Eighteen of the world's most heavily indebted poor nations, mainly in Africa, will now have their unpayable debts to the International Monetary Fund (IMF), the World Bank, and the African Development Bank (ADB) cancelled over coming months, meeting pledges made by leaders of the Group of Eight (G8) leading economies made at the Gleneagles summit in July.
A final deal over the debt will be ratified by an unscheduled meeting of G8 finance ministers from the leading industrial nations in London in December. This gathering in London will be held two days before the WTO meets in Hong Kong to seek to complete trade liberalisation that began four years ago.
The Times page 41
The Independent page 56
The Daily Telegraph page 35
The Guardian page 20
Trade lobbying can be a profitable business
Greater openness in trade relations is often seen as a goal in itself but nations and businesses may be missing out on the substantial benefits of lobbying for change. The Financial Times reports on the commercial reasons why greater interest should be taken in trade negotiations.
Financial Times page 17
Nice plans approval within 6 months
Britain's National Institute for Clinical Excellence (Nice) has put forward a new fast-track system to allow important drugs to be approved for health service use within six months.
Currently, approval takes 14 months and take longer, leading to complaints that patients are, in come cases, denied even potentially life-saving treatments.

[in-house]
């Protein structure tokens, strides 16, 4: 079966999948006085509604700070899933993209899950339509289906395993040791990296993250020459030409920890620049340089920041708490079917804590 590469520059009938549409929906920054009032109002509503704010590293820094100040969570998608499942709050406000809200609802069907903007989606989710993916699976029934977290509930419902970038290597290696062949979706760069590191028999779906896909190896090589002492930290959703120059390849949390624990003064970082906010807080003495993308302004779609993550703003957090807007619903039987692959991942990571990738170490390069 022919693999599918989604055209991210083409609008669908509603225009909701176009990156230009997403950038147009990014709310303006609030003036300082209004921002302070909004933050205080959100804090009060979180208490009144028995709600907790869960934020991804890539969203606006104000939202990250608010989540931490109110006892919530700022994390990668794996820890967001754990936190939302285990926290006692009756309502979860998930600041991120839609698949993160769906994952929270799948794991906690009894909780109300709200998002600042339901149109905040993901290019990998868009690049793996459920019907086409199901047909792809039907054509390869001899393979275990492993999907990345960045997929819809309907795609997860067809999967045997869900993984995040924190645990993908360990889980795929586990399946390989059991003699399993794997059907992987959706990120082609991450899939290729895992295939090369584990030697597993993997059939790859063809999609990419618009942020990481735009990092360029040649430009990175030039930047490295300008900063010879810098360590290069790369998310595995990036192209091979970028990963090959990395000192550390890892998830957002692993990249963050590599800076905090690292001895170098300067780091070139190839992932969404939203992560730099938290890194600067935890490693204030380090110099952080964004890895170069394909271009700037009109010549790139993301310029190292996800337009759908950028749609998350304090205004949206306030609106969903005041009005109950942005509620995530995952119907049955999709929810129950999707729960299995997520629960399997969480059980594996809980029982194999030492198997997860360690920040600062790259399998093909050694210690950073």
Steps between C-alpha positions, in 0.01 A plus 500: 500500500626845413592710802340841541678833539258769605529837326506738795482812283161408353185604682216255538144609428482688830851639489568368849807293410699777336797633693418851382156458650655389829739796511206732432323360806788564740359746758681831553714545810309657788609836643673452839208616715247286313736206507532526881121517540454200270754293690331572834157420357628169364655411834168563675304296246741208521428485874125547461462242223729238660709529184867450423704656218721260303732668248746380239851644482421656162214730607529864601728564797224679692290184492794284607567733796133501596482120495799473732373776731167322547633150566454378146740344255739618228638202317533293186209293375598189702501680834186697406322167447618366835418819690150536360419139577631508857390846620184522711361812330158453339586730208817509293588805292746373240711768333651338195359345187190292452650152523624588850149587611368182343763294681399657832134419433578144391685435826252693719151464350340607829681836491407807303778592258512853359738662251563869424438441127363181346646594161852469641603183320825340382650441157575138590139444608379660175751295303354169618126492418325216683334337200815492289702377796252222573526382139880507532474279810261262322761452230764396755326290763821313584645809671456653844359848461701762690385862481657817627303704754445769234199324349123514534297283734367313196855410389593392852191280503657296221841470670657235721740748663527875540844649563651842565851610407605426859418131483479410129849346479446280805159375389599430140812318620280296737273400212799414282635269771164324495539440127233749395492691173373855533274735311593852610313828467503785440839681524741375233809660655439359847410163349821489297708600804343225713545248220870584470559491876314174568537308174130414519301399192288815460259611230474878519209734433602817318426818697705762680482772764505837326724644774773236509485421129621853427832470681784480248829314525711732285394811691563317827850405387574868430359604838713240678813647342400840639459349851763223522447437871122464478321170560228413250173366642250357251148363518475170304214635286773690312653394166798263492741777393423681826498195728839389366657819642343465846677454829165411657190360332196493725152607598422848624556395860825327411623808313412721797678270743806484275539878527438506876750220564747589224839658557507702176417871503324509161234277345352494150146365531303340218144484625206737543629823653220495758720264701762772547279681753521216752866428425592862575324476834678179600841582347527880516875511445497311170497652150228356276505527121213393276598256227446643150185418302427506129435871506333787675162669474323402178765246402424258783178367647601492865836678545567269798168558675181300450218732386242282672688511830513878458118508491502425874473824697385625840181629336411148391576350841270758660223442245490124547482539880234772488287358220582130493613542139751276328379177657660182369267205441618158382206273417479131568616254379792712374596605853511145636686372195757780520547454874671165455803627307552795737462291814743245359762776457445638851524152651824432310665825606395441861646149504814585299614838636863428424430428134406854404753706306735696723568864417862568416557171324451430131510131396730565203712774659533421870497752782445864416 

Financial Times page 4 (News Digest)
Oil on retreat after hurricane passes
Brent crude fell by 86 cents to $61.58 a barrel at a special Sunday trading session at the International Petroleum Exchange (IPE).
The fall came after news that Texan refineries had escaped serious damage from Hurricane Rita.
The storm appears to have caused much less damage less damage to the US refining industry than Hurricane Katrina, which left four big refineries out of business and pushed the oil price to a record. The US energy department was "cautiously optimistic" that refineries in Houston had suffered minimal damage. Valero, a top US refiner, said its recovery team had inspected its Port Arthur refinery, just inside the Texan side of the border, and reported significant damage to two cooling towers and a flare stack. Valero is already re-establishing operations in Texas City and Houston.
The New York Mercantile Exchange also opened on Sunday for a special trading session.
The Independent page 21, 57
Financial Times page 8, 24
The Guardian page 19
Company News and Results
AstraZeneca chief stresses organic growth
The outgoing head of AstraZeneca, the Anglo-Swedish pharmaceutical group, has played down the need for any merger of his company with a rival, stressing that growth could be made organically.
Sir Tom McKillop, chief executive, interviewed by the Financial Times, rebuffed speculation about another deal comparable to the merger that created his company in 1999. "I don't believe the classical scale arguments. We are certainly well beyond critical mass in sales and marketing ... There is no strategic imperative to merge." He said the company was now global, with sufficient resources to launch and invest in new products, and that industry experience suggested still larger companies became less productive in research and development.
Analysts have suggested that AstraZeneca may need to merge to sustain its growth and pipeline of drugs, with likely candidates cited including GlaxoSmithKline (GSK) of the UK and Novartis of Switzerland.
Financial Times page 25, 27
(Some of the stories may not appear in all editions of the relevant newspapers)